Ocimum - Kitchen Garden Essential

With Basil then I will begin Whose scent is wondrous pleasing... M. Drayton
Basil (Ocimum basilicum), (Other Names: Sweet Basil)

Tropical Asia, Africa, The Mediterranean
Annual (herbaceous)
Hardiness (see References, below) Zones 10
Bloom - Spring, Summer
Height - 2 ft (60 cm)
Cultivation - Full sun. Light, well drained soils. In colder climates, start Basil indoors, and move pots or transplant outdoors, later, after danger of frost, and cold weather is well behind.
Propagation - By seed; see Propagating ABC - Basil, in April's Contents).
Deliciously aromatic, this popular herb is thought to be indigenous to tropical climates of Asia, and Africa.
Plant's name however, has most likely originated in ancient Greece, where earliest references had been found, in various forms. It derived either from word basilikon (royal), basileus (king), or basilisk, - mythical dragon-like reptile, whose glance, and breath were thought to be lethal.
Noble versus evil; confusion regarding Basil's name, carried on, evoking mixed, and extreme feelings about its properties, too.
One such example may be found in “The English Physician”, book by English botanist, Nicholas Culpeper. This is what he had to say about Basil:
“…it was an Herb of Mars, and under the Scorpion, and perhaps therfore called Basilicon, and then no mervail if it carry a kind of virulent quality with it: Being applied to the place bitten by a venemous Beast, or stung by a Wasp or Hornet, it speedily draws the Poyson to it; Every like draws his like. Myzaldus affirms, That it being laid to rot in Horsdung it wil breed Venemous Beasts. And Hollerius a French Physitian affirms upon his own knowledge, That an acquaintance of his by common smelling to it, had a Scorpion bred in his Brain. Somthing is the matter this Herb and Rue wil not grow together, no nor near one another: And we know Rue is as great an enemy to Poyson as any grows…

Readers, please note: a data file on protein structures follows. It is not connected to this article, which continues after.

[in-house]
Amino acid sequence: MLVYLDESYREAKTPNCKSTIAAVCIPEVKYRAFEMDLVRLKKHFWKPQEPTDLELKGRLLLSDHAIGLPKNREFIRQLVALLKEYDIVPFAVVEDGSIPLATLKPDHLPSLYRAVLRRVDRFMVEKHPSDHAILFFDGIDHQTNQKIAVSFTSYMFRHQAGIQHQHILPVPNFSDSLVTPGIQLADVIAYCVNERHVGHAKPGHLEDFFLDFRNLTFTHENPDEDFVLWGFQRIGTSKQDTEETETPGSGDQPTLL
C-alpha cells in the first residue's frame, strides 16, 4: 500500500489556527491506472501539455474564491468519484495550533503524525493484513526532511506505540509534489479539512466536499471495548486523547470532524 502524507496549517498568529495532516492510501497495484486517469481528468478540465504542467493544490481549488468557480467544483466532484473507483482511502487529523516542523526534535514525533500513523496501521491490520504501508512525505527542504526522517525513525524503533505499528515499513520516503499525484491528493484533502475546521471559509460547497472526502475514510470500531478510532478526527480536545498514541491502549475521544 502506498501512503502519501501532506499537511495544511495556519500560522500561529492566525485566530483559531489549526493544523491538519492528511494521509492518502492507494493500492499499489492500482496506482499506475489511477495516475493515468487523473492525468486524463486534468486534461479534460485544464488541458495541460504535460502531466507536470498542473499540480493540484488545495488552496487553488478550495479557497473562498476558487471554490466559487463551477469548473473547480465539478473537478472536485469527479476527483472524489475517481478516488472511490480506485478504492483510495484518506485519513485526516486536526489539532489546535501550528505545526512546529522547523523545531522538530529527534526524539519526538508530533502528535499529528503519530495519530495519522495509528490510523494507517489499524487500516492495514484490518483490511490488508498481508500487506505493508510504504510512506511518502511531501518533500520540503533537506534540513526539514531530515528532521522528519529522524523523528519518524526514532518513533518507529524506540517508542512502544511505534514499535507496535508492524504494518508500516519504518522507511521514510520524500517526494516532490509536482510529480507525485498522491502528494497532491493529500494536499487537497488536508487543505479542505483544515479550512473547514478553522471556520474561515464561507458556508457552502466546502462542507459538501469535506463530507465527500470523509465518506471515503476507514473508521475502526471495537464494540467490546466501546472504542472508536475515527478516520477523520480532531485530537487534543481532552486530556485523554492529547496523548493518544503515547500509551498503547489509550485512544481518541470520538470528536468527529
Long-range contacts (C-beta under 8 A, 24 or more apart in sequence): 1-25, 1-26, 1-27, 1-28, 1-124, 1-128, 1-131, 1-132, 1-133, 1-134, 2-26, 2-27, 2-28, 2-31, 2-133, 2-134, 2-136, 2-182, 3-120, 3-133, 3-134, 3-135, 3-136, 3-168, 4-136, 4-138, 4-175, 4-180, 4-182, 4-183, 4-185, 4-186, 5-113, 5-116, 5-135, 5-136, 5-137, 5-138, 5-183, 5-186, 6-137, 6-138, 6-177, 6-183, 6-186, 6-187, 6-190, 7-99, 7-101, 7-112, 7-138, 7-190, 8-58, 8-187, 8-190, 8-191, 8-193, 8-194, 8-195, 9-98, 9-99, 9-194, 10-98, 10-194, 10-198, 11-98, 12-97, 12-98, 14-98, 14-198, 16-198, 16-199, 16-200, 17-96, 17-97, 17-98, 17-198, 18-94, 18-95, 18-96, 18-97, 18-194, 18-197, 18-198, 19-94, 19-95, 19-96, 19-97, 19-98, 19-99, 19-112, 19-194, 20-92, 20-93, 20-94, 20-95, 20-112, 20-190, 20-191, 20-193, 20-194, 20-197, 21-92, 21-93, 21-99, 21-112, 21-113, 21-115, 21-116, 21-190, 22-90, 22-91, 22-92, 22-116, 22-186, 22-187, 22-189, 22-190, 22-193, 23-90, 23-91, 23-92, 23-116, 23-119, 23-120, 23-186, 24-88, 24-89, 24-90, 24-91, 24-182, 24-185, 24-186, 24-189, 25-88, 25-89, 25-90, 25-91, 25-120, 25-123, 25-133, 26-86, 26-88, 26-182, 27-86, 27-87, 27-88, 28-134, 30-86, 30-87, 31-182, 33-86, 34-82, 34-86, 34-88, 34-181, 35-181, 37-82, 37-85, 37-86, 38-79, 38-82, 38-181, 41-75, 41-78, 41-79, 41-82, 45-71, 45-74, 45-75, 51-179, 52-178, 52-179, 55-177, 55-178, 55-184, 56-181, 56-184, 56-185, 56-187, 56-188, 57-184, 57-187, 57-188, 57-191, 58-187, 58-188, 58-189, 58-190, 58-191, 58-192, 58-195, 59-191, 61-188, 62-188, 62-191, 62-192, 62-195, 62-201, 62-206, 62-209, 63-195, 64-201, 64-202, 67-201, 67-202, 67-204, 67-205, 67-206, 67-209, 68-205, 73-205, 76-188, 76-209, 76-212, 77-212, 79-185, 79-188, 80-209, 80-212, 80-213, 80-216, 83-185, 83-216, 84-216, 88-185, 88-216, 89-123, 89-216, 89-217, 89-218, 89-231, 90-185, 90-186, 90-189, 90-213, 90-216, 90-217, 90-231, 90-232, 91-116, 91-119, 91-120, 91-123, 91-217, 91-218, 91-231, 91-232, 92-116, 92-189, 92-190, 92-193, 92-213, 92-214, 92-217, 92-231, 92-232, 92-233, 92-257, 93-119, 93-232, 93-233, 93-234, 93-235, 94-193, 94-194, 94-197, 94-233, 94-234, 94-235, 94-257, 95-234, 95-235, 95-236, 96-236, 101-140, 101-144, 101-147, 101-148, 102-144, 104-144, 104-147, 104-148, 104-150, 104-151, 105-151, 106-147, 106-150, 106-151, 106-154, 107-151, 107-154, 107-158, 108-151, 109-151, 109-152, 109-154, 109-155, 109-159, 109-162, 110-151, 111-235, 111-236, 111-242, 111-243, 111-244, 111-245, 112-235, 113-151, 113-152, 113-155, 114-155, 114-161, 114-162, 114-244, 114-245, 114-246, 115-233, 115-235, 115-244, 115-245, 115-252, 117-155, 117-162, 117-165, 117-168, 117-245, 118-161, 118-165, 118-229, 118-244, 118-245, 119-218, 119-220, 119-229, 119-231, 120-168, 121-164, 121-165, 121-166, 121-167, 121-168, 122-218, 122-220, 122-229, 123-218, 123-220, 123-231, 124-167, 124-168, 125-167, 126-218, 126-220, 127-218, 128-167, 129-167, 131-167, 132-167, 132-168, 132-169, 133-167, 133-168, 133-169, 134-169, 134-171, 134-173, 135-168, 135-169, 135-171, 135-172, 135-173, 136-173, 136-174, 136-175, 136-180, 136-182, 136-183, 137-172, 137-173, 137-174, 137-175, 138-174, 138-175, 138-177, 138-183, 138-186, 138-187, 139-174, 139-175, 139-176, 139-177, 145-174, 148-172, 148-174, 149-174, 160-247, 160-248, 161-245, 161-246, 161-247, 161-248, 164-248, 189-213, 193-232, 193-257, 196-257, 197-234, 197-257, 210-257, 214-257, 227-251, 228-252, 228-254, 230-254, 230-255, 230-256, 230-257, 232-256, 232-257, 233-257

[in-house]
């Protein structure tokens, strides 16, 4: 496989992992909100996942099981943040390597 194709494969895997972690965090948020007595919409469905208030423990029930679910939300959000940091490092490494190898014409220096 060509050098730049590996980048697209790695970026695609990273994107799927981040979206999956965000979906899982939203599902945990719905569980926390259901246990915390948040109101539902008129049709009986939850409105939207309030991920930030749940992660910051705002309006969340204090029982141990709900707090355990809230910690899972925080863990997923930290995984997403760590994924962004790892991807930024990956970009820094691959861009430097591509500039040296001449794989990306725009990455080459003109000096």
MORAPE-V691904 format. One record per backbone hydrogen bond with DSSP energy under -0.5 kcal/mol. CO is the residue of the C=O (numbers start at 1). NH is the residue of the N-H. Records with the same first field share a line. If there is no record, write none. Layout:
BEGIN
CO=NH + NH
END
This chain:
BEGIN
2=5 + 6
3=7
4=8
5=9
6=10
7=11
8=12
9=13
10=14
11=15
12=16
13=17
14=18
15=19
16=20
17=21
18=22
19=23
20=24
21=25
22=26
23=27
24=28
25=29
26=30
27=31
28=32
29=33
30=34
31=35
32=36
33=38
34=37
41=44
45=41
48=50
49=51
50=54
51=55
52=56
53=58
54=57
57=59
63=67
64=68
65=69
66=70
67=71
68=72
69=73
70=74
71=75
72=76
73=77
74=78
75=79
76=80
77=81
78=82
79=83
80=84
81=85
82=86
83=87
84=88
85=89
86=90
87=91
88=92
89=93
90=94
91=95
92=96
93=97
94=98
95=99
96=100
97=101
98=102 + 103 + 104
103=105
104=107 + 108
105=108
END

Nonetheless, (luckily!) a more positive, overall, attitude towards Basil prevailed in the long run.
In the Hindu tradition of India, Tulsi, local name for Basil, implies it is impossible to match. It is being planted around households, temples, and other sacred places, to protect them from evil spirits.
Worshippers of Vishnu favor Basil leaf as it’s believed to please him most.
By saying “the smell thereof is so excellent that it is fit for a king's house”, English botanist John Parkinson has probably brought a most popular association with Basil to one's mind, - that of “a noble herb, - Queen of Herbs, as Italians like to call it. And since food, and love go hand in hand, let’s reflect on words of Sir Thomas More: "A man taking basil from a woman will love her always."-eloquent, and nice way to think of this great plant.
East or West, Basil’s best recognized quality these days happens to be in the area of culinary arts. Simple in appearance, Basil's leaves, and blooms transform ordinary foods into masterpiece salads, dressings, sauces, making it one of the most popular culinary herbs, universally.
Nutritionally speaking, Basil contains calcium, dietary fiber, iron, manganese, magnesium, zinc, phosphorus, potassium, vitamins A, B6 and C, and it's got no saturated fat, no sodium, and no cholesterol, which makes it desirable in any diet.
Basil is well recognized as an effective companion plant in the garden.
It repels aphids, asparagus beetle, milkweed bugs, flies, mosquitoes, tomato horn worm, and mites.